A deaf person can do anything a hearing person can do. A deaf person can be an actress, a missionary, a baseball player and even a barista and they’re doing just that in a training center in Kingston, Jamaica. Deaf Can! Coffee is paving the way in educating and employing young men and women on how to roast, brew, and sell coffee.
With a full-time staff of 13 and 12 students enrolled at a time in their training program, the organization offers graduates several employment opportunities upon completion. The program is flexible, depending on the time the student applies and can take as little as two weeks or as long as two years to be completed. The goal is to enter the workforce immediately afterward.
Brewing from Jamaica to Kenya
Deaf Can! Coffee has a multitude of partnerships with local coffee shops, restaurant chains, a local Toyota car dealership, and surrounding hotels during the busy tourist season. They’re also in the process of developing a program in Kenya, Africa. Like Jamaica, Kenya grows and exports coffee, but they’re not too popular when it comes to consuming it (Jamaicans prefer tea instead). In addition, Deaf Can! Coffee is changing the coffee culture.
The uniqueness of the program is creating awareness in the community. Not only is coffee consumption on the rise with the locals, but it’s also organically generating a newfound appreciation for the coffee bean. There’s no one else roasting coffee and offering cold-brewed coffee on tap.
This unique barista program started with deaf students from the Caribbean Christian Centre for the Deaf taking a field trip to a local coffee farm owned and ran by a deaf farmer. Everlin Clarke, the inspirational coffee farmer, was confident, knowledgeable and a stable family man. He was a physical, tangible example that a deaf person could do anything.
Before this experience, the students faced the same problems that others do in the deaf community, including language access and being looked down upon by those without a hearing impairment. It was at this moment in time when their outlook shifted. Clarke told the students, “If you believe you can't, you never will.”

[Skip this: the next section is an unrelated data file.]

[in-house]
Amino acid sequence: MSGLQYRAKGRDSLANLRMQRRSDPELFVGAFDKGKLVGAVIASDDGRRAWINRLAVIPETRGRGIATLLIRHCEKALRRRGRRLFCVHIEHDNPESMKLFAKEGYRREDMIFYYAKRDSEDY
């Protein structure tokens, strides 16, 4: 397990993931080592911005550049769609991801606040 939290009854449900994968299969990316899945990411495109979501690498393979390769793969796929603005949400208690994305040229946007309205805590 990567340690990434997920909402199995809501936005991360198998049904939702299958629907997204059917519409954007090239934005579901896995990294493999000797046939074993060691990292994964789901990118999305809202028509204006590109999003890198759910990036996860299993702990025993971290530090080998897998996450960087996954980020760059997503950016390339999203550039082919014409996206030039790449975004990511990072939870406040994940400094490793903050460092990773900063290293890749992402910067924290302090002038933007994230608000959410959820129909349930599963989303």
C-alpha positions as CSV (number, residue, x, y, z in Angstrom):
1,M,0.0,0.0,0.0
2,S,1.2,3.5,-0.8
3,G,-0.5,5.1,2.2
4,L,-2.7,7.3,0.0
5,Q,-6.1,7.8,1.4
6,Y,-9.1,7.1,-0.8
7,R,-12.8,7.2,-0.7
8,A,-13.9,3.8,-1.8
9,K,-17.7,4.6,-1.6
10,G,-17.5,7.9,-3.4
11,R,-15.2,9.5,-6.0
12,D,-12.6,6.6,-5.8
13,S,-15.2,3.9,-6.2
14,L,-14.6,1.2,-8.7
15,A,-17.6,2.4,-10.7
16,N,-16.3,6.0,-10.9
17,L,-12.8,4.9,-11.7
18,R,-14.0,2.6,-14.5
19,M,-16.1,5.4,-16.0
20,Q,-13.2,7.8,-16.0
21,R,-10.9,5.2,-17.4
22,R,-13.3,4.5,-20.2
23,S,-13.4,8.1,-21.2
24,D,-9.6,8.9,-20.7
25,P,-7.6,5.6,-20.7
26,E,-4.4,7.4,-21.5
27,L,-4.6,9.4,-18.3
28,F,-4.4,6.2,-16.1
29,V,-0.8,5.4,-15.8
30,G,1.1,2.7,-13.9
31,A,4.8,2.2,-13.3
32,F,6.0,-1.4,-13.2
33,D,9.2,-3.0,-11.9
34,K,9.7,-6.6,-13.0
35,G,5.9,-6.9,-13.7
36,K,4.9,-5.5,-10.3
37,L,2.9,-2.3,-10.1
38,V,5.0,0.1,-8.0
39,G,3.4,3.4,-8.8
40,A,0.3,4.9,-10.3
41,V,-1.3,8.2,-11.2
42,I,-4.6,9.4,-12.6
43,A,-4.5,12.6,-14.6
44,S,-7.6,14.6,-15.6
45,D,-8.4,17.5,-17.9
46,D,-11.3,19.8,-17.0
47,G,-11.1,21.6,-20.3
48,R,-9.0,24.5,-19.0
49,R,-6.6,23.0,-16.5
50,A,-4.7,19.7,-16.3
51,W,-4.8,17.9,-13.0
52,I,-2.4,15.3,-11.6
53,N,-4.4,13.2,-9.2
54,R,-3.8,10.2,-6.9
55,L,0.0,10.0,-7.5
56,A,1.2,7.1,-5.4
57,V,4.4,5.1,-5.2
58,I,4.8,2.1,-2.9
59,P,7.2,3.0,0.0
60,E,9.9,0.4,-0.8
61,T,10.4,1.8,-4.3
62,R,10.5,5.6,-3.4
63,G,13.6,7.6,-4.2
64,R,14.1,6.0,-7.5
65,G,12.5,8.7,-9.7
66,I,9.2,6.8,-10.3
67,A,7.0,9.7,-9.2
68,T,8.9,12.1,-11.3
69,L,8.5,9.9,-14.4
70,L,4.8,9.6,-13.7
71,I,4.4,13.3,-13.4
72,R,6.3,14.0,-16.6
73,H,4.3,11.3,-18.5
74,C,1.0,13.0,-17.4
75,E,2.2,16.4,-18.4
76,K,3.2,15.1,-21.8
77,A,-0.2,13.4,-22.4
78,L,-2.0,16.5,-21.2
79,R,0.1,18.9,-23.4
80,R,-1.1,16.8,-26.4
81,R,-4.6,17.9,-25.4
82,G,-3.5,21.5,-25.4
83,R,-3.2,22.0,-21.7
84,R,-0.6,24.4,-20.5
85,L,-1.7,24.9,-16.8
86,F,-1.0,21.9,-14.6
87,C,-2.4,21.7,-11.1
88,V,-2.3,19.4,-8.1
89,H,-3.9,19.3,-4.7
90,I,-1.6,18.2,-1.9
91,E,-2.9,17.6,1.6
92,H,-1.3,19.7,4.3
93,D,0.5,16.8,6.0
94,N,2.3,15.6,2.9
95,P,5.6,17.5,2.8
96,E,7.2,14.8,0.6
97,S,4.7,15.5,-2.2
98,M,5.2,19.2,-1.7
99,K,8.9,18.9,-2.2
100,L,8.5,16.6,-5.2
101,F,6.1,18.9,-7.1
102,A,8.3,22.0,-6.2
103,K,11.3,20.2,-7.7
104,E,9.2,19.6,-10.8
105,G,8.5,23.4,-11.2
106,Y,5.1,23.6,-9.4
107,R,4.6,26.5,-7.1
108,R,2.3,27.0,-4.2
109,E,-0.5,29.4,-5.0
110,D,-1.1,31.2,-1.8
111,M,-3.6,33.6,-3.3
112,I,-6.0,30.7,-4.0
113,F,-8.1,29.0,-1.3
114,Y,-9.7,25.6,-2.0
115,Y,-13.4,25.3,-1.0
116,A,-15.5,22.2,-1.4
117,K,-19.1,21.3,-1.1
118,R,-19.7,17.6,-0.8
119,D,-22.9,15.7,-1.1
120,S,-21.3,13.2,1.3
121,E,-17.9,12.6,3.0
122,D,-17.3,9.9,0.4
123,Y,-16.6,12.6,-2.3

These words left a lasting impression on the students. So much so, that shortly after the visit in February 2015, they began to experiment with roasting their own coffee beans, posting videos on Facebook of them playing around with a roasting machine. Others began to encourage them to use the machine to make coffee.
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A Coffee Social Enterprise is Born
Two months after picking up their new hobby, university students from northern Iowa stumbled upon the Facebook videos and during a mission trip to Kingston, donated an espresso machine. Insisting raising the money to pay for half of the machine, soon to be Deaf Can! students later decided to take the machine to a deaf community workshop and serve coffee.
This was an introduction to social enterprise and sparked the idea to roast and serve coffee for mobile events. At this point, there was no looking back and Deaf Can! Coffee was born later that year on the campus of Caribbean Christian Centre for the Deaf. “Look at them as a person. See that they are a person. See what they can do,” says Blake Widmer, one of the founders of Deaf Can! Coffee.
Stories were shared, an understanding was gained, and a shift in the culture began. In 2016, Digitel (a local telephone company) gave the students a grant to build a training center. This allowed the program to grow, evolve, and accept more trainees. They also gained renowned exposure and in 2017, Deaf Can! Coffee was nominated for a global United Nations project.
The professional baristas have gotten over the fear of interacting with customers and are now teaching others in the program. Deaf Can! Coffee’s online e-commerce offers coffee as well as merchandise for sale (T-shirts, tote bags and coffee mugs).
The organization’s social media bio states, “We are a Gospel-rooted social enterprise that exists to engage, equip, and empower deaf youth to believe in their abilities, dream big, and thrive.” They are doing just that and changing how society sees deaf people; as real people. After all, that's what we all want. No matter what makes us different, we all want to be seen and accepted for who we are.